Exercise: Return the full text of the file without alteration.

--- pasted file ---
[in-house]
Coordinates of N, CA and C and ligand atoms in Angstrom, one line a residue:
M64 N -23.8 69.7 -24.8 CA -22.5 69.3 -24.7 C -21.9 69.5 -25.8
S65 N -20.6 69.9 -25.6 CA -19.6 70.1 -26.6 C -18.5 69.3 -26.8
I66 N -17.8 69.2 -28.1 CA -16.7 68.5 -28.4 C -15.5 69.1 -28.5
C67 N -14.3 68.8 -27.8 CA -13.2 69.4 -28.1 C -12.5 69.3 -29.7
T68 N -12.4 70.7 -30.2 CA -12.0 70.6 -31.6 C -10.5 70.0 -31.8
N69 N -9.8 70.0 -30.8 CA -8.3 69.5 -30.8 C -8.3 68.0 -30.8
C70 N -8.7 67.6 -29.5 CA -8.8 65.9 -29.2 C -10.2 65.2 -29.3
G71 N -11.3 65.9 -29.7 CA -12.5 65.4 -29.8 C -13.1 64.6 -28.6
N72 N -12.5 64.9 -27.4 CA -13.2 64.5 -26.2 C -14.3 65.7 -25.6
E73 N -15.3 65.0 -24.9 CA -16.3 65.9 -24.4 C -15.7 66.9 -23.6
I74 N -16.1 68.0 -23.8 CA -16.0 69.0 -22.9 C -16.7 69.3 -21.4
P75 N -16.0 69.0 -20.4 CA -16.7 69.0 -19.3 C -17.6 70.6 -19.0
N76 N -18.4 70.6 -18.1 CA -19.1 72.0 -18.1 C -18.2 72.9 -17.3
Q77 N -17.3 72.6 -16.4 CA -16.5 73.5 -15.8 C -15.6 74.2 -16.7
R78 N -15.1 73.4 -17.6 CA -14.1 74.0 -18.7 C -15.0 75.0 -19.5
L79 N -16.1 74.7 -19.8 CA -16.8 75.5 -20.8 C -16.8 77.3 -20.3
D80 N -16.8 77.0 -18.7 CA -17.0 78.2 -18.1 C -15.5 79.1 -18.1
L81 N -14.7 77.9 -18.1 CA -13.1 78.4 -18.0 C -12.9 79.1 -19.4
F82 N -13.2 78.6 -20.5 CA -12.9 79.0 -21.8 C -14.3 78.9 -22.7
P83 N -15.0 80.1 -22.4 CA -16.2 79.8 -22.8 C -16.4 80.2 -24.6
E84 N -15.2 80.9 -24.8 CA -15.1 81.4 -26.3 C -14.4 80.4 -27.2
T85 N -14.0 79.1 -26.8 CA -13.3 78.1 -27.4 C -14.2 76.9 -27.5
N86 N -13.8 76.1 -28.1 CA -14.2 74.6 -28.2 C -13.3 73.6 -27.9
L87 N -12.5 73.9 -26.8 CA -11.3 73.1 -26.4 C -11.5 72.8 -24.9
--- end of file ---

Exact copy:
[in-house]
Coordinates of N, CA and C and ligand atoms in Angstrom, one line a residue:
M64 N -23.8 69.7 -24.8 CA -22.5 69.3 -24.7 C -21.9 69.5 -25.8
S65 N -20.6 69.9 -25.6 CA -19.6 70.1 -26.6 C -18.5 69.3 -26.8
I66 N -17.8 69.2 -28.1 CA -16.7 68.5 -28.4 C -15.5 69.1 -28.5
C67 N -14.3 68.8 -27.8 CA -13.2 69.4 -28.1 C -12.5 69.3 -29.7
T68 N -12.4 70.7 -30.2 CA -12.0 70.6 -31.6 C -10.5 70.0 -31.8
N69 N -9.8 70.0 -30.8 CA -8.3 69.5 -30.8 C -8.3 68.0 -30.8
C70 N -8.7 67.6 -29.5 CA -8.8 65.9 -29.2 C -10.2 65.2 -29.3
G71 N -11.3 65.9 -29.7 CA -12.5 65.4 -29.8 C -13.1 64.6 -28.6
N72 N -12.5 64.9 -27.4 CA -13.2 64.5 -26.2 C -14.3 65.7 -25.6
E73 N -15.3 65.0 -24.9 CA -16.3 65.9 -24.4 C -15.7 66.9 -23.6
I74 N -16.1 68.0 -23.8 CA -16.0 69.0 -22.9 C -16.7 69.3 -21.4
P75 N -16.0 69.0 -20.4 CA -16.7 69.0 -19.3 C -17.6 70.6 -19.0
N76 N -18.4 70.6 -18.1 CA -19.1 72.0 -18.1 C -18.2 72.9 -17.3
Q77 N -17.3 72.6 -16.4 CA -16.5 73.5 -15.8 C -15.6 74.2 -16.7
R78 N -15.1 73.4 -17.6 CA -14.1 74.0 -18.7 C -15.0 75.0 -19.5
L79 N -16.1 74.7 -19.8 CA -16.8 75.5 -20.8 C -16.8 77.3 -20.3
D80 N -16.8 77.0 -18.7 CA -17.0 78.2 -18.1 C -15.5 79.1 -18.1
L81 N -14.7 77.9 -18.1 CA -13.1 78.4 -18.0 C -12.9 79.1 -19.4
F82 N -13.2 78.6 -20.5 CA -12.9 79.0 -21.8 C -14.3 78.9 -22.7
P83 N -15.0 80.1 -22.4 CA -16.2 79.8 -22.8 C -16.4 80.2 -24.6
E84 N -15.2 80.9 -24.8 CA -15.1 81.4 -26.3 C -14.4 80.4 -27.2
T85 N -14.0 79.1 -26.8 CA -13.3 78.1 -27.4 C -14.2 76.9 -27.5
N86 N -13.8 76.1 -28.1 CA -14.2 74.6 -28.2 C -13.3 73.6 -27.9
L87 N -12.5 73.9 -26.8 CA -11.3 73.1 -26.4 C -11.5 72.8 -24.9